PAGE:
People ignoring Government advice by leaving their homes to socialise are "selfish" and could be costing lives, Health Minister Matt Hancock has said.
He would not rule out a full lockdown just as Downing Street also said Boris Johnson would not hesitate to take further action if stricter measures were needed to enforce social distancing.
The prime minister will address the nation at 8.30pm on Monday, after the usual daily Downing Street press conference did not take place.
But Boris Johnson is still expected to address the nation in some format later on Monday, Number 10 sources indicated to PA.
Mr Hancock's comments come after the army was drafted in to help with the "challenges" of supplying personal protective equipment to NHS staff.
As frontline health workers face added pressures during the coronavirus pandemic, pictures emerged over the weekend of people interacting in crowds and at close quarters.
Mr Hancock told ITV News these people are delaying the solution to the outbreak.
"I think it’s very selfish of people who’ve chosen to interact socially with people that they don’t live with when the clear advice is not to do that," he said.
"You are helping to spread the virus and that costs lives, it’s obviously damaging to the NHS and it’ll mean that it’ll take longer to deal with this crisis and everyone wants this to be sorted."
He also warned any young people "who think that they’re invincible" that they are not - even if they are fit and healthy.
"The more that people flout the advice, the longer this is going to take to get through and I want us as a country to get through this as quickly as possible."
The Health Secretary earlier admitted there have been “challenges” with the supply of personal protective equipment to the NHS after a doctors’ leader said they felt they were being treated like “cannon fodder” and felt like "lambs to the slaughter".
Amid reports that a number of medics are seriously ill after becoming infected with Covid-19, including a nurse with no underlying health issues, Mr Hancock said the armed forces were being drafted in to help distribute PPE supplies to the health service.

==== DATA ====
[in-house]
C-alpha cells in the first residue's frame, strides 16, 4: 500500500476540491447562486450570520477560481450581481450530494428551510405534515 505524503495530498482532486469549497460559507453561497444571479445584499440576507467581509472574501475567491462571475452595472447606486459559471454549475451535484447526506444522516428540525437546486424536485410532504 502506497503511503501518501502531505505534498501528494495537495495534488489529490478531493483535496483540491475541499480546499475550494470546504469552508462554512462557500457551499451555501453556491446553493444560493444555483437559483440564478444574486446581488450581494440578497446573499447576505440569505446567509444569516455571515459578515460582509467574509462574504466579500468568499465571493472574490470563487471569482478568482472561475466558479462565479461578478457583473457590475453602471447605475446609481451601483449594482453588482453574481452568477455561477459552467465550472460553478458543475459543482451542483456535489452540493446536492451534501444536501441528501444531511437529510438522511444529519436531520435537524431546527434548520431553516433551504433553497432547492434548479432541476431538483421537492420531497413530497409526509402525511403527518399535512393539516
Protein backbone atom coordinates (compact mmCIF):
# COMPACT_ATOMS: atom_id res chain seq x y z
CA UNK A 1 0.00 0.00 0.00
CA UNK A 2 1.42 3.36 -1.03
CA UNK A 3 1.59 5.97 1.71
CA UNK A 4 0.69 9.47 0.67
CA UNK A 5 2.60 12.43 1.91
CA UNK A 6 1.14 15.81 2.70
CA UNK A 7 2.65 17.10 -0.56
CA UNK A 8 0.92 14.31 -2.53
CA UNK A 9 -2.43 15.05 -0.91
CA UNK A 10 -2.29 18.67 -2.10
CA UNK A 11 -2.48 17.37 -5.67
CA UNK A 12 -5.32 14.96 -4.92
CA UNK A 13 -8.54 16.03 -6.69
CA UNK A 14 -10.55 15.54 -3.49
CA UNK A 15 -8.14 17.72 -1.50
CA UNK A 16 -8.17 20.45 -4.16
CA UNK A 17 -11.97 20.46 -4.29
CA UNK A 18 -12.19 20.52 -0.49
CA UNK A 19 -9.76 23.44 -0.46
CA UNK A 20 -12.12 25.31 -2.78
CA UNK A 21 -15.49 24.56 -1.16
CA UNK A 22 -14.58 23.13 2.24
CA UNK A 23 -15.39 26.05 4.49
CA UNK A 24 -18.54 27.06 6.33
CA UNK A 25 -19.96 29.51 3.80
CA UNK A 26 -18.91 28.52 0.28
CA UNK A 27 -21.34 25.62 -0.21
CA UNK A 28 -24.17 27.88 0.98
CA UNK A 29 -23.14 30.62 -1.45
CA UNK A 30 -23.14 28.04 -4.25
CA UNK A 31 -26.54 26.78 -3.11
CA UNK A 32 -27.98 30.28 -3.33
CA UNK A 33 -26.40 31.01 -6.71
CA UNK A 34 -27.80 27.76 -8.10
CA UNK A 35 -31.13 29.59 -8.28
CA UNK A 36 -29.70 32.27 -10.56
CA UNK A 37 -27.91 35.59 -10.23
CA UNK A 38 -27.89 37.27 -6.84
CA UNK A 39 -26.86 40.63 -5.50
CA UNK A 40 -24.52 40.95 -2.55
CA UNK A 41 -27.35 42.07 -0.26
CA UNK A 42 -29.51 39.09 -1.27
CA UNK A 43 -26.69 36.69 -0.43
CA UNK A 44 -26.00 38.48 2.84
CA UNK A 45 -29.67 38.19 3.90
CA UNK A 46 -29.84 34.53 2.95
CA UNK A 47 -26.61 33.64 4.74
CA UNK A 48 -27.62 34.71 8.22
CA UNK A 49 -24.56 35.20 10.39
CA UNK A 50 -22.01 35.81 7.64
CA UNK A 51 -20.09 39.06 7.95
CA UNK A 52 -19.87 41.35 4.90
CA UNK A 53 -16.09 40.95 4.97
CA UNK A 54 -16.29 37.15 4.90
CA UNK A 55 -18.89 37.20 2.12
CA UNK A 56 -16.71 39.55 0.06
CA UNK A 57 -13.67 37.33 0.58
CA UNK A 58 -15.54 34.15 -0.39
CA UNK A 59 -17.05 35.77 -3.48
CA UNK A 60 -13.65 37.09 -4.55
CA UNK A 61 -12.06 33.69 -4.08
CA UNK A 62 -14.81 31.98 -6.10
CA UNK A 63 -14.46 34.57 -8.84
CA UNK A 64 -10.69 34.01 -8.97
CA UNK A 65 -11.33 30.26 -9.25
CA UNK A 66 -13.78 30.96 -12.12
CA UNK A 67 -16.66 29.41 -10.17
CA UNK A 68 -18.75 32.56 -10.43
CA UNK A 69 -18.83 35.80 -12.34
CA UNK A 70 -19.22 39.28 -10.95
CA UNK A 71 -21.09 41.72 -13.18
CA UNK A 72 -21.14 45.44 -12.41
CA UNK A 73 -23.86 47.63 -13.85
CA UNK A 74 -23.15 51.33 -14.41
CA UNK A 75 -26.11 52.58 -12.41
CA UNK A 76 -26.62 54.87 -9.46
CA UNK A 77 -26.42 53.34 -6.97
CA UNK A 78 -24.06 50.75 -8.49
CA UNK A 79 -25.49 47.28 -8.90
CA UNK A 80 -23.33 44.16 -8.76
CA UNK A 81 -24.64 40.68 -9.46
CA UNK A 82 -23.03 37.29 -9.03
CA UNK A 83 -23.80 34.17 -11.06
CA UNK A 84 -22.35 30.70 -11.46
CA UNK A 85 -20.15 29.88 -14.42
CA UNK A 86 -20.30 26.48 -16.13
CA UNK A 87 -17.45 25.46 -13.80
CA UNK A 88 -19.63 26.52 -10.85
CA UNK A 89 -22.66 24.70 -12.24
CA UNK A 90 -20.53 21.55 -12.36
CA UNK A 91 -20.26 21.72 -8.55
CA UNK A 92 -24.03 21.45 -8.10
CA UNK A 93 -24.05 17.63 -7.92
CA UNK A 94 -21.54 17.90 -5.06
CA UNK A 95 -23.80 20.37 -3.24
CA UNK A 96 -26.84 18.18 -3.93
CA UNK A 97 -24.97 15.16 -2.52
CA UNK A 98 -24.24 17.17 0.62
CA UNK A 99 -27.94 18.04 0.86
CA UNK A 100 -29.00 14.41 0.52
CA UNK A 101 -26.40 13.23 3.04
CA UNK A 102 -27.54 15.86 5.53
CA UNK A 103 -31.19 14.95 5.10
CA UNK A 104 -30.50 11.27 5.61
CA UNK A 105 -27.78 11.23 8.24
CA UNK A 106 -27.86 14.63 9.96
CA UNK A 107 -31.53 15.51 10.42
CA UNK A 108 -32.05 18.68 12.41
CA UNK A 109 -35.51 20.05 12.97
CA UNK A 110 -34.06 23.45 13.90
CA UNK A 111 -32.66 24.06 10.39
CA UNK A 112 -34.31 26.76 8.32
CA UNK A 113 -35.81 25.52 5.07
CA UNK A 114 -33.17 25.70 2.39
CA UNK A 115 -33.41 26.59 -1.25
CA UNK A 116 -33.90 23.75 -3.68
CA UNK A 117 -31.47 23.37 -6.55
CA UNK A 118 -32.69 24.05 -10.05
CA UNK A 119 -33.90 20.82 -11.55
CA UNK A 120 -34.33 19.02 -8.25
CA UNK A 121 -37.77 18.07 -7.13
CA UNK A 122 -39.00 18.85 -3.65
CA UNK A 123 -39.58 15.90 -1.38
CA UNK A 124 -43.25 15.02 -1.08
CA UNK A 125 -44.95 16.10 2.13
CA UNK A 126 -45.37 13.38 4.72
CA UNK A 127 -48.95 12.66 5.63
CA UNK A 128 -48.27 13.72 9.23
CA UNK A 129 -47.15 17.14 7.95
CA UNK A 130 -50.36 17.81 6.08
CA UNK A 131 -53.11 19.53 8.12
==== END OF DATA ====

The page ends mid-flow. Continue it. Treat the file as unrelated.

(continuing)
He told Good Morning Britain deliveries were being made as he spoke.
Mr Hancock also told BBC Breakfast: “The challenge is that obviously the amount they are using has shot up and we need to get the distribution to get to every hospital and making sure they have got those masks.”
He said that a hotline has been set up so that medics can inform officials about where there are shortages.
“There is a huge logistical operation on because of the nature and the scale of the NHS and the sheer quantity of masks that are rightly being used.
“It is a massive effort and we want to know if you haven’t got the protective equipment or are about to run out - we want to hear from you as quickly as possible.
He spoke after the chair of the Doctors’ Association Dr Rinesh Parmar said: “We have had doctors tell us they feel like lambs to the slaughter, that they feel like cannon fodder.
"GPs tell us that they feel absolutely abandoned.
“We are all pleading with Boris Johnson that they really look into arranging the vital personal protection equipment that all of us need on the NHS front line.
“What our doctors are telling us is that although equipment is arriving, some of it is inadequate, some of it doesn’t meet the World Health Organisation guidance.”
Mr Hancock also said that 12,000 ventilators are now available after last week’s appeal by the PM, up from 5,000 that the NHS had access to previously.
His comments came after a letter in the Sunday Times from almost 4,000 NHS workers called on the Prime Minister to “protect the lives of the life-savers” and resolve the “unacceptable” shortage of protective equipment.
The British Association of Oral and Maxillofacial Surgeons has reported that some of the most seriously ill UK patients include healthy ENT (ear, nose and throat) specialists who ended up on life support after being infected by normal contact with patients.
Nurse and mother-of-three Areema Nasreen, 36, who has no underlying health issues, is also in intensive care in at Walsall Manor Hospital after being diagnosed with coronavirus.
NHS England said millions more items of PPE had been delivered over the last few days to hospitals, ambulance trusts and care homes among others.
It said the army would “play its part” from this week, offering personnel to “help to manage and offload supplies in busy NHS settings” and distributing PPE supplies to the front line.
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Mr Hancock said: “I am determined to ensure that the right kit gets to the right hospital, the right ambulance service, the right doctors’ surgery, right across the country.
“There have been challenges and I can see that.
"We’re on it and trying to solve all the problems.”
There has been increased pressure on the supply chain of PPE owing to the outbreak of Covid-19 as well as the related manufacturing slowdown particularly in China, the NHS said.